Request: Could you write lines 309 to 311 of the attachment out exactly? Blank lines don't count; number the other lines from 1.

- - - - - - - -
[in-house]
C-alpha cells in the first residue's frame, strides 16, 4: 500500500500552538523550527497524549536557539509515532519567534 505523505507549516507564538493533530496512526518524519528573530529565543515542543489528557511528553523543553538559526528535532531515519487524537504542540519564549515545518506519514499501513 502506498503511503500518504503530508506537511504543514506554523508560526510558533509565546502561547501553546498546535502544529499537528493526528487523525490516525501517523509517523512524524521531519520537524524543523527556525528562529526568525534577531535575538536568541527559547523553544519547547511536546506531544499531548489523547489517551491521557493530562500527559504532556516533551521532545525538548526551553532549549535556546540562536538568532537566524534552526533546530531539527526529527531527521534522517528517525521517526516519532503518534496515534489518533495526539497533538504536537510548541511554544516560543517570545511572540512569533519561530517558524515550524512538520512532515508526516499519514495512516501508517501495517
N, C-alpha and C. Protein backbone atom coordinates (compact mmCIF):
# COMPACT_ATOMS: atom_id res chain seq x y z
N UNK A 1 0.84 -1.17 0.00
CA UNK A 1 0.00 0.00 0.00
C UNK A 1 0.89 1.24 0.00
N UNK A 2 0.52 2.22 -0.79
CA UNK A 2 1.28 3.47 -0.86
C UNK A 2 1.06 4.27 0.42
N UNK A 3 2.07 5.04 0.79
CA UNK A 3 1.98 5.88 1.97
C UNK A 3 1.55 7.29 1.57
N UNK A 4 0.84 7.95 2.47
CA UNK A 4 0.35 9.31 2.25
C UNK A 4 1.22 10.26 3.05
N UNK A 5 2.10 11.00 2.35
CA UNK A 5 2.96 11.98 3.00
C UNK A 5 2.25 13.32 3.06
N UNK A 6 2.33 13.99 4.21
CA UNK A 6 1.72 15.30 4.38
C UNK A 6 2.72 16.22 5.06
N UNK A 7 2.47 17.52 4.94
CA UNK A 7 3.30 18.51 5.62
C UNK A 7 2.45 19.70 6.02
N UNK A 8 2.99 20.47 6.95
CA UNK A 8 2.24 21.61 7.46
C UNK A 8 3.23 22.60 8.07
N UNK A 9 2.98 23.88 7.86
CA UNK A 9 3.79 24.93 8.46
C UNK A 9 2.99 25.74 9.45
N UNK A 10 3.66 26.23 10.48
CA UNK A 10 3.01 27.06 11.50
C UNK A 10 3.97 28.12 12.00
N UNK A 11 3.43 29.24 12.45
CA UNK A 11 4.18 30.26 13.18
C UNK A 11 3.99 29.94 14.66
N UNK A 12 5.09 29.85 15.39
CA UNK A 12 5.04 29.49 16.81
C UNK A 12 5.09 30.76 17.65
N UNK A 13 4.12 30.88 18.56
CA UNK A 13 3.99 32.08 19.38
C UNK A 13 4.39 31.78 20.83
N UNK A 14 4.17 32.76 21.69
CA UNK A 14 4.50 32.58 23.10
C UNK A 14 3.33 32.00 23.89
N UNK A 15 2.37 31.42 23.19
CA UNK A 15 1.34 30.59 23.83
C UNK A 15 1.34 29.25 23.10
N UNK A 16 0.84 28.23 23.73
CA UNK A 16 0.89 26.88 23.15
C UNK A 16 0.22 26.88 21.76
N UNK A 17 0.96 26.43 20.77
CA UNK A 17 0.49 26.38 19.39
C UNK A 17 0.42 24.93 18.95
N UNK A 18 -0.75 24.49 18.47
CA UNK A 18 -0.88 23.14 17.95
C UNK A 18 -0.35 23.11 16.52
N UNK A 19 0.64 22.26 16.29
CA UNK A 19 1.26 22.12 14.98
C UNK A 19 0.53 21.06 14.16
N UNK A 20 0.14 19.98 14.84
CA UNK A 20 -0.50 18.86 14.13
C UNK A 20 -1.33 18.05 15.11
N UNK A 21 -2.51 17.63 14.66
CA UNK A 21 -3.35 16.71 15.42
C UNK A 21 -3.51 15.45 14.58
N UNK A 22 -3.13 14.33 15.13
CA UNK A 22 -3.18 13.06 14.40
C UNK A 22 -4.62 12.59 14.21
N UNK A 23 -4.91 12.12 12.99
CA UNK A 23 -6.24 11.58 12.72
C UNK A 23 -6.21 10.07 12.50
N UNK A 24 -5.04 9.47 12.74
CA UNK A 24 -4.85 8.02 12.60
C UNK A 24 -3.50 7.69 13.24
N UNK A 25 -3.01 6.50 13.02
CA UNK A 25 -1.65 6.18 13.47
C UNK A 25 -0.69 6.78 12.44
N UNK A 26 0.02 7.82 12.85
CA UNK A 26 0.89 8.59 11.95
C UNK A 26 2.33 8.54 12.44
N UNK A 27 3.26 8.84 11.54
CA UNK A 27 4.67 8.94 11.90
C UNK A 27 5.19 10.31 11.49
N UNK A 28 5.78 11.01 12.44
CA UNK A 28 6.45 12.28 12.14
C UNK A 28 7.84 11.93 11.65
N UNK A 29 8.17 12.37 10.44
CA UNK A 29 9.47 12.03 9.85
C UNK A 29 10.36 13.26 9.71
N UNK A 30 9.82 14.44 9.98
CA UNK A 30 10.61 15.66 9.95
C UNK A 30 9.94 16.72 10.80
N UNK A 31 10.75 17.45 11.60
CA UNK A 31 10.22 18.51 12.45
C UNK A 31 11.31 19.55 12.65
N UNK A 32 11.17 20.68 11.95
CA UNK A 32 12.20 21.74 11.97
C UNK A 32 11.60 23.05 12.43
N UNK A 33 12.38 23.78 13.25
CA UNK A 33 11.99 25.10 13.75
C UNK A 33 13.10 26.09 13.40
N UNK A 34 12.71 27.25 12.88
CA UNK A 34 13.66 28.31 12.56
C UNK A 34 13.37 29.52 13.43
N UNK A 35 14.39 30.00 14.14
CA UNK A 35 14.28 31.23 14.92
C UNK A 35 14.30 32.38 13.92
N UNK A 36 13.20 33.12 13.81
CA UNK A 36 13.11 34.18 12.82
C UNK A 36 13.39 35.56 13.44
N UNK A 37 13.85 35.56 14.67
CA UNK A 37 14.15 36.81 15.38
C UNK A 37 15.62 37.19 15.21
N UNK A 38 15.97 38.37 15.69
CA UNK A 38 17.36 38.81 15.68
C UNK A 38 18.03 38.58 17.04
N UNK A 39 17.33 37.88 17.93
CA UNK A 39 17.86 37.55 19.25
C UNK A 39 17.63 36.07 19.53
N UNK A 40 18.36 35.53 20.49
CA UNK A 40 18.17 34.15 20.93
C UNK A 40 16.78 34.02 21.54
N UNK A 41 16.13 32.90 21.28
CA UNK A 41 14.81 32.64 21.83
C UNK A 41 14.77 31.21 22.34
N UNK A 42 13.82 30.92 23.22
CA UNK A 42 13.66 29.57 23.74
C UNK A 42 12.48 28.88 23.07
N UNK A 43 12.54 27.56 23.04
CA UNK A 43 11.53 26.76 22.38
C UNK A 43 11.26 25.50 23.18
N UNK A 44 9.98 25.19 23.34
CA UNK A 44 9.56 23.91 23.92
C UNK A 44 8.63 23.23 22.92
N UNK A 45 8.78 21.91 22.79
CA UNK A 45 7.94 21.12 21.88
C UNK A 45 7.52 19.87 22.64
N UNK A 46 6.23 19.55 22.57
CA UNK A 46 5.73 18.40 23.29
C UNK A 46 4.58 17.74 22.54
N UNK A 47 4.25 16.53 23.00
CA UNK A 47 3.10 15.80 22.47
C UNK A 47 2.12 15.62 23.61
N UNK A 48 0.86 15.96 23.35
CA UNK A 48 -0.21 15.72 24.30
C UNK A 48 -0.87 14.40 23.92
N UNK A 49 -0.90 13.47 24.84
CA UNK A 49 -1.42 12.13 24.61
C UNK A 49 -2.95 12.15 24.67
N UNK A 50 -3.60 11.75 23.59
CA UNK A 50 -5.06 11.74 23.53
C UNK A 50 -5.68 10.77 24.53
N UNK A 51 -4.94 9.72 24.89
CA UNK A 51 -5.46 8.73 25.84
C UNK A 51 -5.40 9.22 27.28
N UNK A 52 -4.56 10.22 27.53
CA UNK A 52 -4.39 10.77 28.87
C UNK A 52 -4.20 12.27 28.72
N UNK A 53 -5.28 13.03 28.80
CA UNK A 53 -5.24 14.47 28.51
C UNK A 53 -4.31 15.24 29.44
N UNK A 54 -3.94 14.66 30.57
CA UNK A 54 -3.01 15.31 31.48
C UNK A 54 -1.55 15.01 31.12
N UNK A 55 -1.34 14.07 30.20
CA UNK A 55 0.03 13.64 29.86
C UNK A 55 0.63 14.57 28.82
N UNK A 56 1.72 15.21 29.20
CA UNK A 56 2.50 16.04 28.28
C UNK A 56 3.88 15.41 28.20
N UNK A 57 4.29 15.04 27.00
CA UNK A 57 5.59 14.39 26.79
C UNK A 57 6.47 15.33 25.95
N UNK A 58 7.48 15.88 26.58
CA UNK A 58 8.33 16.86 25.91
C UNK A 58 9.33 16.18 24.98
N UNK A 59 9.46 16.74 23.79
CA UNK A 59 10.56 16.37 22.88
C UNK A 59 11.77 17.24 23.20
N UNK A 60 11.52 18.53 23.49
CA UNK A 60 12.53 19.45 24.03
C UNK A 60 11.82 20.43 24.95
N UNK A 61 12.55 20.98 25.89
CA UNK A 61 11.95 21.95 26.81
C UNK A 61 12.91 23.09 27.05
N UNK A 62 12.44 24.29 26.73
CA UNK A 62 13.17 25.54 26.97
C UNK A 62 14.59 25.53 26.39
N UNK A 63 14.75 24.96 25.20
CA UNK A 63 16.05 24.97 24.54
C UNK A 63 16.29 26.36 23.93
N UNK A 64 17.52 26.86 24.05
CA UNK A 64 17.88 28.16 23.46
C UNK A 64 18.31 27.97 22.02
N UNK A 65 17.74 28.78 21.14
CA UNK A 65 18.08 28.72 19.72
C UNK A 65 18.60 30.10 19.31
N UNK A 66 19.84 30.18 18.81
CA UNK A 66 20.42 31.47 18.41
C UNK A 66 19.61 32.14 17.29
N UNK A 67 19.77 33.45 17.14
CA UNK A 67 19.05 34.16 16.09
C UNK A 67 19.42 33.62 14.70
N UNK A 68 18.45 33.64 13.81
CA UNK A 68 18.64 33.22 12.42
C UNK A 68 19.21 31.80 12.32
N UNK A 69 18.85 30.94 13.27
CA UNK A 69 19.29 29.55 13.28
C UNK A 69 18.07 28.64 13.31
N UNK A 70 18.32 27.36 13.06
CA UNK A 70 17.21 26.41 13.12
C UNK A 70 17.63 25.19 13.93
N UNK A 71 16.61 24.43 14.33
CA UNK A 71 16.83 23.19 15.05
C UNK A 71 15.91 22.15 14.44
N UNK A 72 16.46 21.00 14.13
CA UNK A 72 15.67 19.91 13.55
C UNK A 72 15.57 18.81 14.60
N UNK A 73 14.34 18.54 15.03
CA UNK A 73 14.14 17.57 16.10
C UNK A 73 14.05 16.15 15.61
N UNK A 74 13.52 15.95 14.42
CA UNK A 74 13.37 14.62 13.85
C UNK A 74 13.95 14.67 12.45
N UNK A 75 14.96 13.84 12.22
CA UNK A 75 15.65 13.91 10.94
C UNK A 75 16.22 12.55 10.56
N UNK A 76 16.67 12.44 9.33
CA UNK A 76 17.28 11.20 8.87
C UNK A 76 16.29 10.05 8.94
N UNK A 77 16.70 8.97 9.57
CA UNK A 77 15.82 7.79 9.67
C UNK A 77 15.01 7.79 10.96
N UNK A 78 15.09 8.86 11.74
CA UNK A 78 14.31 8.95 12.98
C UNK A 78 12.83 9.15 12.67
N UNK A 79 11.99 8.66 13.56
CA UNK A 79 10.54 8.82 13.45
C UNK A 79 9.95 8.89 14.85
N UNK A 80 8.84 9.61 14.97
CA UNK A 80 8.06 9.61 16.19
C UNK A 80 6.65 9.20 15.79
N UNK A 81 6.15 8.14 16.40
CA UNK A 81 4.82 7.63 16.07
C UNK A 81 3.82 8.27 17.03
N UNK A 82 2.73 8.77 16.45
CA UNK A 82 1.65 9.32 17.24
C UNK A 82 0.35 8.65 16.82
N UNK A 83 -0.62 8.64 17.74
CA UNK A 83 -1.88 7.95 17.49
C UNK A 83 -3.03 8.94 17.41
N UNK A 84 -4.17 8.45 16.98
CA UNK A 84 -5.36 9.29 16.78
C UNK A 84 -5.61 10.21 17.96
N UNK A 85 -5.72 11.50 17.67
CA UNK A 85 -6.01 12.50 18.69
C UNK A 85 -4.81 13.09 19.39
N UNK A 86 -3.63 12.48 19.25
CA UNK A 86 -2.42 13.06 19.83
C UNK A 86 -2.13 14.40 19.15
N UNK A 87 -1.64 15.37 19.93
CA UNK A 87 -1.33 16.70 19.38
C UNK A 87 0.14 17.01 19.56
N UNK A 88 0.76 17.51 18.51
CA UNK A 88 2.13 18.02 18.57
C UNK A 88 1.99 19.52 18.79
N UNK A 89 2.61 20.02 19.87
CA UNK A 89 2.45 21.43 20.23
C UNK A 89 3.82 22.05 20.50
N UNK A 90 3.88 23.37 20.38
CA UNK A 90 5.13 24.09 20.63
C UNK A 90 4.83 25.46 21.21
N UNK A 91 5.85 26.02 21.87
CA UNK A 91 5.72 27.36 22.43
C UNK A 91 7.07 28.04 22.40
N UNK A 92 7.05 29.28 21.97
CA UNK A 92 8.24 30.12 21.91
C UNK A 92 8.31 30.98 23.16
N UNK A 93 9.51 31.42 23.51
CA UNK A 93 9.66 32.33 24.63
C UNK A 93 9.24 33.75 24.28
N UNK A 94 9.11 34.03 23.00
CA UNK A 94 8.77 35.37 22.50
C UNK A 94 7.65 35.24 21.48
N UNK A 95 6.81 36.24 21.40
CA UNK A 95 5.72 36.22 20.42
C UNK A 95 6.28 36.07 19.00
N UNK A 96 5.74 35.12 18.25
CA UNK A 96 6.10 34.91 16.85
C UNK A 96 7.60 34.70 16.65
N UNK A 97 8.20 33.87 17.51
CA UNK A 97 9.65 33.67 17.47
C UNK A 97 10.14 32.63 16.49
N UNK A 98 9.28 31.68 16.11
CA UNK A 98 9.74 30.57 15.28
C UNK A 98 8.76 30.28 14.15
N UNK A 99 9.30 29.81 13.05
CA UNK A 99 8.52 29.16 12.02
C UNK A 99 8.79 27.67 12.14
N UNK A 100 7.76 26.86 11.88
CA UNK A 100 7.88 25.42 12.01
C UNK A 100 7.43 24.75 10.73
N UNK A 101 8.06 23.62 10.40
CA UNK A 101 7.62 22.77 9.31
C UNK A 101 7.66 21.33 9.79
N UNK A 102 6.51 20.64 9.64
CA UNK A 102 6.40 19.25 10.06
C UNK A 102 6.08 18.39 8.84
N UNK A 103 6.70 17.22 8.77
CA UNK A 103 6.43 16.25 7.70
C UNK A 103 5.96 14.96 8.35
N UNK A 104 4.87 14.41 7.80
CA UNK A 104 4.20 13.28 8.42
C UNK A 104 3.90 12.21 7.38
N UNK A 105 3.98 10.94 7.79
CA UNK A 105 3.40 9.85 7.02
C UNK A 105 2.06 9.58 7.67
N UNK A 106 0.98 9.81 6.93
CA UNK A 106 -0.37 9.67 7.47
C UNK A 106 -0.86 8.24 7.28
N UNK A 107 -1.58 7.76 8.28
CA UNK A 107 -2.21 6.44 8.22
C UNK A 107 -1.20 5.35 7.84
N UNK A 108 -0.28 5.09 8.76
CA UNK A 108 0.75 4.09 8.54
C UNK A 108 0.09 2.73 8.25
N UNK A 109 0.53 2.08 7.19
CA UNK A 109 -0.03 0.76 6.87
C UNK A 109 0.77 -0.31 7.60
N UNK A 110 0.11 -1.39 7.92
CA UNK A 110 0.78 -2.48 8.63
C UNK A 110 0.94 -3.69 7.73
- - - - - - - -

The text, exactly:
CA UNK A 102 6.40 19.25 10.06
C UNK A 102 6.08 18.39 8.84
N UNK A 103 6.70 17.22 8.77